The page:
A pie chart version of the above chart gives us a clearer view of the market share. In 2021 so far, fewer than 20% of games launched have been created with "unknown" engines -- a category that mostly represents custom and in-house engines.
We can look at Valve's announced top-grossing charts to get a view of what engine use looks like weighted by revenue, and it's a very different picture. While the vast majority of games are developed using one of the major game engines, it turns out that most top-grossing games are using custom engines. We used Steam's own internal "Platinum", "Gold", "Silver", and "Bronze" tiers that they use for end-of-year lists.
Of all the 1,338 games that Steam users and developers have tagged "RPGMaker", 1107 were identified by our system as truly being "RPGMaker" games, which is a hit rate of about 82%. What were the other 231 game engines that were misidentified?
The quickest way to summarize it I think, is that the engine is seemingly designed to slow down workflow in favor of looking complex and cool. I really feel like this was designed that so it looked really good in promotion, but in practice it's just not great. The wording in descriptions and the site is very particular, making the engine sound far more pleasant and robust than it is (though I suppose you can't expect developers to do anything but that). I mean, really, "Our renderer redefines realtime with image quality more like a cg render than real-time games of the past." Come on.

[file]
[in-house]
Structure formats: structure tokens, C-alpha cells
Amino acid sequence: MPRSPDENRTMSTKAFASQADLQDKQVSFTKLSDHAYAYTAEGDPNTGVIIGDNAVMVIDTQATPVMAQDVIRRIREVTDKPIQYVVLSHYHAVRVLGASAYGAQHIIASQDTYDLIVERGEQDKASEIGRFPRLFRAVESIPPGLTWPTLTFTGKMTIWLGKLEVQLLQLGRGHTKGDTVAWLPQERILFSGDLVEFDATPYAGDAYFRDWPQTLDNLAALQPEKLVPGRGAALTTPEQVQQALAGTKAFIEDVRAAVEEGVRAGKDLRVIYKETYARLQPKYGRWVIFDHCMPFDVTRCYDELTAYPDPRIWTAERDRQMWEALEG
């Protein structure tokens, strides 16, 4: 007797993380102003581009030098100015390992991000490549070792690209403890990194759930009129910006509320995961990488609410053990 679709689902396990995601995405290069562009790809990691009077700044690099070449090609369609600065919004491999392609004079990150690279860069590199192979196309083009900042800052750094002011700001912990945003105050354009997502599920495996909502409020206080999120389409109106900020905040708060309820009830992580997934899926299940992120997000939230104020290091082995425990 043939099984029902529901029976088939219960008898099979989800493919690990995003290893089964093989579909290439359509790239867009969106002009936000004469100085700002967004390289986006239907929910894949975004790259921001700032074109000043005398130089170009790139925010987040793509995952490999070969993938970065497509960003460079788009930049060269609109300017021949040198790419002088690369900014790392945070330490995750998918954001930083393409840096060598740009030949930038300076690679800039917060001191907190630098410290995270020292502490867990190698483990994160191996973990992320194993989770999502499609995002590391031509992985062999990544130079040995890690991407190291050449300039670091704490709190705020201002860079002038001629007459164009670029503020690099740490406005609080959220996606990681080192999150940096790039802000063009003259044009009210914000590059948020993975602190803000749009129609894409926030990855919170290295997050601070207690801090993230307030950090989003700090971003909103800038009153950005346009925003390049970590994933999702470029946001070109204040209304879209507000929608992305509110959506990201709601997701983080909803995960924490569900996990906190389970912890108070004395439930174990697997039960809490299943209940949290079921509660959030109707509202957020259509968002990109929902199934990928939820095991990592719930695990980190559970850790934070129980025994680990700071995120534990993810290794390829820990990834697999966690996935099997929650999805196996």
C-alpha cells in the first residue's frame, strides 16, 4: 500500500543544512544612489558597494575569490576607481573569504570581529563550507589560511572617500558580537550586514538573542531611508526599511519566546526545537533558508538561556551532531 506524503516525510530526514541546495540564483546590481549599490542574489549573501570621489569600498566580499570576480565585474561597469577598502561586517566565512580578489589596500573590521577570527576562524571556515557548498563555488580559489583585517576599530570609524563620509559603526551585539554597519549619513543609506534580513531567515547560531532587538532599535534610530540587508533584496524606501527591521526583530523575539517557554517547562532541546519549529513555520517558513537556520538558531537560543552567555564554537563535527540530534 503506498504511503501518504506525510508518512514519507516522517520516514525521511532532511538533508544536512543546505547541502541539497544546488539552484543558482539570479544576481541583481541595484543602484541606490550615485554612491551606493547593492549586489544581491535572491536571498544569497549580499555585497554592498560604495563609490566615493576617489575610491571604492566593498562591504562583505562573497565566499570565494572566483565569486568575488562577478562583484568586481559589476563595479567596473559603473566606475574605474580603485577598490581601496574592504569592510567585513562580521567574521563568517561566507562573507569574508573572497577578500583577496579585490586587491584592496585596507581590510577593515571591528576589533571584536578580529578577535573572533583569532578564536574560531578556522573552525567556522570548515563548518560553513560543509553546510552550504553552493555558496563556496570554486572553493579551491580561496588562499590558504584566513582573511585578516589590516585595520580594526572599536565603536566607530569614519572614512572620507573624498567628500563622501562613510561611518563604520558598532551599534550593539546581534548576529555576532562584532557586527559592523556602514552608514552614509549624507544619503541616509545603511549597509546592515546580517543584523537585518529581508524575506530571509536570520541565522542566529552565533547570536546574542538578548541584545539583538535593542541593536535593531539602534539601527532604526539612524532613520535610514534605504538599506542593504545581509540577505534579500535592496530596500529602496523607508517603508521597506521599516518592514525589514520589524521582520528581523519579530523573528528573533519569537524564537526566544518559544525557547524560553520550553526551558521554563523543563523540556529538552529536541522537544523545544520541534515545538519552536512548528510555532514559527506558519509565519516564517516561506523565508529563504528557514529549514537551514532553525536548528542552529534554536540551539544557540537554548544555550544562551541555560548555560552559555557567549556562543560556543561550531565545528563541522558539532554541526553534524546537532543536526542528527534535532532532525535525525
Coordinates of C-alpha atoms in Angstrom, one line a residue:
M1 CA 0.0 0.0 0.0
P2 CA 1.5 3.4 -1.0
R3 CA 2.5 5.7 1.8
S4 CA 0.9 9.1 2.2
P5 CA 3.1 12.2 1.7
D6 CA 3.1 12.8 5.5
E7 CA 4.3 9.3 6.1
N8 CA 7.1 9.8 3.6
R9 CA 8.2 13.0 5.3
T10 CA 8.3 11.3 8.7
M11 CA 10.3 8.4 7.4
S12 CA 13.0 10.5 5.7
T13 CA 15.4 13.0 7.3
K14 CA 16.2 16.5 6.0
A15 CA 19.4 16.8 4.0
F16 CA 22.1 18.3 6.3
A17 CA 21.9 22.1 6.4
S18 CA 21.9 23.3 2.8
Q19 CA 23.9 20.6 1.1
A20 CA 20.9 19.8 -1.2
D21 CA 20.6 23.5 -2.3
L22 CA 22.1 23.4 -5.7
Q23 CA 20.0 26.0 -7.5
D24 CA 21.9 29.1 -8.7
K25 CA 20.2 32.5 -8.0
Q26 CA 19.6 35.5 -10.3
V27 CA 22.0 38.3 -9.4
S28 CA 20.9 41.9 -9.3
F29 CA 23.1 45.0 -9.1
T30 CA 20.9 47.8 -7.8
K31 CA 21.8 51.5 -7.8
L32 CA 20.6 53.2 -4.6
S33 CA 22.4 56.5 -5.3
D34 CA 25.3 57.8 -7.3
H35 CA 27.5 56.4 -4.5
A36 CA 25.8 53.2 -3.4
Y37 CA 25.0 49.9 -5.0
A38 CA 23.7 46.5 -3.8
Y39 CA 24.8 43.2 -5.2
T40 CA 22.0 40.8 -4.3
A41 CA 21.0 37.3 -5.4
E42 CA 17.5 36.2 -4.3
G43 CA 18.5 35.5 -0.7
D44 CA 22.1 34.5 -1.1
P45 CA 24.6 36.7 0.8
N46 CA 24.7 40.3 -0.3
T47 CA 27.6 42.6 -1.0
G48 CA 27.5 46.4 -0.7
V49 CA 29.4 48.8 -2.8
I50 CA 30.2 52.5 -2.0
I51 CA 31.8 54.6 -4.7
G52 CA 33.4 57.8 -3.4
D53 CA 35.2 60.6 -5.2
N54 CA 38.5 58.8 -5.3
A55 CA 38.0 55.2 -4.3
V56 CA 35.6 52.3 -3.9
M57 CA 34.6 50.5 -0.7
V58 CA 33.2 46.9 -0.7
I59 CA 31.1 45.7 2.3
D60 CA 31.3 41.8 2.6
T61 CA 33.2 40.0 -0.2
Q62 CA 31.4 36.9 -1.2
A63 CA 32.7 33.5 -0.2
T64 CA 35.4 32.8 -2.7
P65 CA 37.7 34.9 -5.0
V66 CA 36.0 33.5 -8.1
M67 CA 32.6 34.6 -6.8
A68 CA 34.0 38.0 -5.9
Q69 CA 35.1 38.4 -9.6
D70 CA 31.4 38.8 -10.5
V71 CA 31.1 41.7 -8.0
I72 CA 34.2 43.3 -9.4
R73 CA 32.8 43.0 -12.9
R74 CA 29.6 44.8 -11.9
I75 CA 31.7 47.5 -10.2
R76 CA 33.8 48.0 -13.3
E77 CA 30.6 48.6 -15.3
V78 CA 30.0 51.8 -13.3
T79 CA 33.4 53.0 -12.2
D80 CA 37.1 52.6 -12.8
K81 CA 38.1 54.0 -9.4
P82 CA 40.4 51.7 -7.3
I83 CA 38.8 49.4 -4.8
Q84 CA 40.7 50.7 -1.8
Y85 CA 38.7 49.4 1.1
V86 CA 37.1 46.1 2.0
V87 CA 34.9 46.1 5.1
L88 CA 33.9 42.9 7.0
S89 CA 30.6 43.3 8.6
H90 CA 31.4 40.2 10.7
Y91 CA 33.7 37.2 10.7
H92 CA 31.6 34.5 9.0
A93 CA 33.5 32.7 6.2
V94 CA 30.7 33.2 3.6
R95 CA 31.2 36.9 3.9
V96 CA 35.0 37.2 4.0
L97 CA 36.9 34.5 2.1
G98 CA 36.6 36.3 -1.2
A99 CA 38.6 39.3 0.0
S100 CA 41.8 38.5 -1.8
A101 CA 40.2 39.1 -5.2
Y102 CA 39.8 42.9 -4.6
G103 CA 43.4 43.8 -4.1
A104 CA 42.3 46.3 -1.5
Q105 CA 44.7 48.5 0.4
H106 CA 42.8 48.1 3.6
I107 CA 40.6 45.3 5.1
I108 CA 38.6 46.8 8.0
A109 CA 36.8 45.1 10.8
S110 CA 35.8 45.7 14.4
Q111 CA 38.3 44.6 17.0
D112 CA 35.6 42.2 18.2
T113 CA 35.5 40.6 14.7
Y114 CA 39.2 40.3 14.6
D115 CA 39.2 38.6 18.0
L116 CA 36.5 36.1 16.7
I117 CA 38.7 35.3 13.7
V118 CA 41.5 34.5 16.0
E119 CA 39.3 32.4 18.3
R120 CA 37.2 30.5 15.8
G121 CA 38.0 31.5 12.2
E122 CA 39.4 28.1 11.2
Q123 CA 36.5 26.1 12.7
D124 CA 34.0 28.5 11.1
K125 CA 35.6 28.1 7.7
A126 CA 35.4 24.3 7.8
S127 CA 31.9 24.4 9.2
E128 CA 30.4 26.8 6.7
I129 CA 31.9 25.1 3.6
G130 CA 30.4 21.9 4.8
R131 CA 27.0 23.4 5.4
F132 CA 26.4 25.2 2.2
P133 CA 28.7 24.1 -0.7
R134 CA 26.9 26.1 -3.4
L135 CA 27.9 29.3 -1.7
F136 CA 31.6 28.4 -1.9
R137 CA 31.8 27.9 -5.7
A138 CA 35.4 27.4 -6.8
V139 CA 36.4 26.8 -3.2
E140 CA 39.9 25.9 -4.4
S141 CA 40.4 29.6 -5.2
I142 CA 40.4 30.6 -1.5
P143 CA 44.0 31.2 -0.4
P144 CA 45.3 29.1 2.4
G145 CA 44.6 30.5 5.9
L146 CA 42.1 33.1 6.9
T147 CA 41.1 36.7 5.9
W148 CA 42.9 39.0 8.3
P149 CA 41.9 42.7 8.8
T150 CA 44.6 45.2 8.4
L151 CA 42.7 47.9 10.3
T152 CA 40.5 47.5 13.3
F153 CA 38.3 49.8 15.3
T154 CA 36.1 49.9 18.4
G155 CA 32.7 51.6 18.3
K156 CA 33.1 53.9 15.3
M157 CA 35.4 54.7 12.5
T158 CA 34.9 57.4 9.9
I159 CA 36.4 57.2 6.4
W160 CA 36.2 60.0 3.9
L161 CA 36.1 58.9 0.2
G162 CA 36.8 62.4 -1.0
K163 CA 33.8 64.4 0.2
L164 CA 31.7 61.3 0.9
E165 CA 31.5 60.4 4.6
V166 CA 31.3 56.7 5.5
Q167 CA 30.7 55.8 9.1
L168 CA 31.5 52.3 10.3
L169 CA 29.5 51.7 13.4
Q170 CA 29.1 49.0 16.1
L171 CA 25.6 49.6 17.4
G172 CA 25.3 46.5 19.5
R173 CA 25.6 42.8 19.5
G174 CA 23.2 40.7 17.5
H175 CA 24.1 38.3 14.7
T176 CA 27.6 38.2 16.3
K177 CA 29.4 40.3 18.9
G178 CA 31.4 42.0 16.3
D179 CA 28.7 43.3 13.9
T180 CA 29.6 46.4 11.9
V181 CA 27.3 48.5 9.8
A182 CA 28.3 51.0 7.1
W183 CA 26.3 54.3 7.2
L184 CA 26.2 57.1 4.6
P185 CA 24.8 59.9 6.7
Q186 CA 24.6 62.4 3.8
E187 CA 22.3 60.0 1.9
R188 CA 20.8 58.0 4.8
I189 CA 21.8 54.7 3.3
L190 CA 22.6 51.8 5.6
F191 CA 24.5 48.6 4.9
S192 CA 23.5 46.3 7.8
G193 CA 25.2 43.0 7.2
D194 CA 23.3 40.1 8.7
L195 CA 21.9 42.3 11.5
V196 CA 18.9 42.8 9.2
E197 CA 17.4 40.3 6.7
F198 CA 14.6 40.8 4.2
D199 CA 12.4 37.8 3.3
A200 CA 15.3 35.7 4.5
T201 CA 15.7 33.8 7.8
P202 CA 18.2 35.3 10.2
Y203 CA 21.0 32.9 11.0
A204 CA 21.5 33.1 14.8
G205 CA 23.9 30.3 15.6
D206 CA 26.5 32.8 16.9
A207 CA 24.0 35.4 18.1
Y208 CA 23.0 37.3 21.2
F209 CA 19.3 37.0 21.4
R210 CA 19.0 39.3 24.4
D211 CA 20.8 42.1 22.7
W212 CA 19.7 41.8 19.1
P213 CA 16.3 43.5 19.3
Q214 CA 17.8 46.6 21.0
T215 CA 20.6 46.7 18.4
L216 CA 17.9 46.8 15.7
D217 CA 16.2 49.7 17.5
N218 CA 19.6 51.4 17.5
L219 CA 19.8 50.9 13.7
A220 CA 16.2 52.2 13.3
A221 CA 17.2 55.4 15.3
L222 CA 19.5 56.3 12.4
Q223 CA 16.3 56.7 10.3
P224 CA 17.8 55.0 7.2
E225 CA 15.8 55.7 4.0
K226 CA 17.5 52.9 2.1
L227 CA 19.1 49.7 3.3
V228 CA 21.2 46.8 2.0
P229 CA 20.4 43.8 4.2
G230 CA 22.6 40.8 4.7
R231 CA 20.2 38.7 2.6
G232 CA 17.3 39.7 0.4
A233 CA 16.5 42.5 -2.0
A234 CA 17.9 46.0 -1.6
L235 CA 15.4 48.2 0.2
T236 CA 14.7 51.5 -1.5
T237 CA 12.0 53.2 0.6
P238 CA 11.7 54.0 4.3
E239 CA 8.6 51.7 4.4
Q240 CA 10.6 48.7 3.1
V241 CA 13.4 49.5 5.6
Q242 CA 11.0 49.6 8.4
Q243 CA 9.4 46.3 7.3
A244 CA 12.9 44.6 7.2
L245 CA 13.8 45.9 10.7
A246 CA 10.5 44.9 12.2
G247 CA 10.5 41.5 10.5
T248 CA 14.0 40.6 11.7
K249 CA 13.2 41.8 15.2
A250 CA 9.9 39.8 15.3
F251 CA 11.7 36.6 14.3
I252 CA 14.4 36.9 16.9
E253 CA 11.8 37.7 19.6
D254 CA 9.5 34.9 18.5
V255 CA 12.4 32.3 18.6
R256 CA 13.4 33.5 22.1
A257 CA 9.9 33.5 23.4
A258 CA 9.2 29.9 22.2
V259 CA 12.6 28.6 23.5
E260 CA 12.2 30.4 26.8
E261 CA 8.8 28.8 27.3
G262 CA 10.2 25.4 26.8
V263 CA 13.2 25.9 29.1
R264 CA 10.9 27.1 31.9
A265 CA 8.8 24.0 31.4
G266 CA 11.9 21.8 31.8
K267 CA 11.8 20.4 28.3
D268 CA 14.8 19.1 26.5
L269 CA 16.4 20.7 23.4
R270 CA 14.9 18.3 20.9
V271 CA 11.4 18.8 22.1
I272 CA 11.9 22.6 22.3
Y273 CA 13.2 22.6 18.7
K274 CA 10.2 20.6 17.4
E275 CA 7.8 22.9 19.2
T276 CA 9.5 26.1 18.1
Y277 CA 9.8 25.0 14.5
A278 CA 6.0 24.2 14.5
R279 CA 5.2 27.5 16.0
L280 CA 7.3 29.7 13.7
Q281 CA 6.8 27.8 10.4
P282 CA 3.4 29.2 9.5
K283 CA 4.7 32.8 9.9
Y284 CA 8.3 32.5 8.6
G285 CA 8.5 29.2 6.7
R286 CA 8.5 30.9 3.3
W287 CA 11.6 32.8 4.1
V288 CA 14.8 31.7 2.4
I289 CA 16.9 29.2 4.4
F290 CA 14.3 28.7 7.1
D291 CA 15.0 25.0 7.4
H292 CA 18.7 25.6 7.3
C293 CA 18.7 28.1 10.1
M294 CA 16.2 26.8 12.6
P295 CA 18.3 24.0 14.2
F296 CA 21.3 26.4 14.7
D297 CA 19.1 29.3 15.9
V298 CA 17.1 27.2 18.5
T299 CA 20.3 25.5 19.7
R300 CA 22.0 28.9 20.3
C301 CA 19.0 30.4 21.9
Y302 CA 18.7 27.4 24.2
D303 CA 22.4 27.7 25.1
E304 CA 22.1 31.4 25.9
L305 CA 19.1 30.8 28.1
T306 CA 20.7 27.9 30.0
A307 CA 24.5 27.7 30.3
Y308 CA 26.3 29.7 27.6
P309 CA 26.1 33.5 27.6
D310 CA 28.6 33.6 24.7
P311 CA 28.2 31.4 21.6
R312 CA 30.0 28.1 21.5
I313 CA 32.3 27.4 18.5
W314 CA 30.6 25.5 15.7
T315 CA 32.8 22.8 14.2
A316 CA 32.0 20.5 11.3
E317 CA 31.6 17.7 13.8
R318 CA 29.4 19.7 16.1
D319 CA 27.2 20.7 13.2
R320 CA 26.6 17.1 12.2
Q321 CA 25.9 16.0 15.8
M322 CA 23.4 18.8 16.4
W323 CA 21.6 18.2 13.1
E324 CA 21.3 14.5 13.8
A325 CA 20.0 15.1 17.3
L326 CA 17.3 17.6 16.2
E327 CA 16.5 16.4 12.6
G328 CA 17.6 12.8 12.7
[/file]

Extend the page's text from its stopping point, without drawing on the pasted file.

I am creating Universal a game listed on here with this engine, I have worked with unity before and for the small outlay this engine by far has better features then unity and you can produce some better graphic's.
This engine has potential but for the full price it just is not worth it and is sold as a complete package an "easy engine" but with broken scripts supplied with the engine like the FPS char and AI scripts I would look at skyline game engine.